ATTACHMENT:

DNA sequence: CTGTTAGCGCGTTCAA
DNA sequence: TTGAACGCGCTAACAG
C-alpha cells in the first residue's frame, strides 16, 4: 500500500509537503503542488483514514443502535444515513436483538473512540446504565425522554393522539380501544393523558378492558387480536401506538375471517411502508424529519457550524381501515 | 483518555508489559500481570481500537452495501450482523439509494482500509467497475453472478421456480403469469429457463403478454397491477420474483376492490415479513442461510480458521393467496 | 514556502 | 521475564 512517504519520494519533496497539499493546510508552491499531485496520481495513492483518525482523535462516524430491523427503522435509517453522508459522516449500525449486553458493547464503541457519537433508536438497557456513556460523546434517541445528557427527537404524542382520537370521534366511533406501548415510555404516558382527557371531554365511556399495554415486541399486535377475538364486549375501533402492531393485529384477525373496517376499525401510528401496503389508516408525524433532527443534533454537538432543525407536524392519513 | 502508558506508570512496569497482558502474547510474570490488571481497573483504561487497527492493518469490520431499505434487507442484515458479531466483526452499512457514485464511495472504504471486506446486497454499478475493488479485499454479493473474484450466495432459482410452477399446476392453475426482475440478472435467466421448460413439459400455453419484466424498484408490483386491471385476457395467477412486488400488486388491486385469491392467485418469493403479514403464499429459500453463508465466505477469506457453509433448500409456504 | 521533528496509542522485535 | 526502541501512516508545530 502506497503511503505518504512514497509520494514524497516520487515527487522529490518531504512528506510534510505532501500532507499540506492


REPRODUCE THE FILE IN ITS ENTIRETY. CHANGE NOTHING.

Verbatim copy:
DNA sequence: CTGTTAGCGCGTTCAA
DNA sequence: TTGAACGCGCTAACAG
C-alpha cells in the first residue's frame, strides 16, 4: 500500500509537503503542488483514514443502535444515513436483538473512540446504565425522554393522539380501544393523558378492558387480536401506538375471517411502508424529519457550524381501515 | 483518555508489559500481570481500537452495501450482523439509494482500509467497475453472478421456480403469469429457463403478454397491477420474483376492490415479513442461510480458521393467496 | 514556502 | 521475564 512517504519520494519533496497539499493546510508552491499531485496520481495513492483518525482523535462516524430491523427503522435509517453522508459522516449500525449486553458493547464503541457519537433508536438497557456513556460523546434517541445528557427527537404524542382520537370521534366511533406501548415510555404516558382527557371531554365511556399495554415486541399486535377475538364486549375501533402492531393485529384477525373496517376499525401510528401496503389508516408525524433532527443534533454537538432543525407536524392519513 | 502508558506508570512496569497482558502474547510474570490488571481497573483504561487497527492493518469490520431499505434487507442484515458479531466483526452499512457514485464511495472504504471486506446486497454499478475493488479485499454479493473474484450466495432459482410452477399446476392453475426482475440478472435467466421448460413439459400455453419484466424498484408490483386491471385476457395467477412486488400488486388491486385469491392467485418469493403479514403464499429459500453463508465466505477469506457453509433448500409456504 | 521533528496509542522485535 | 526502541501512516508545530 502506497503511503505518504512514497509520494514524497516520487515527487522529490518531504512528506510534510505532501500532507499540506492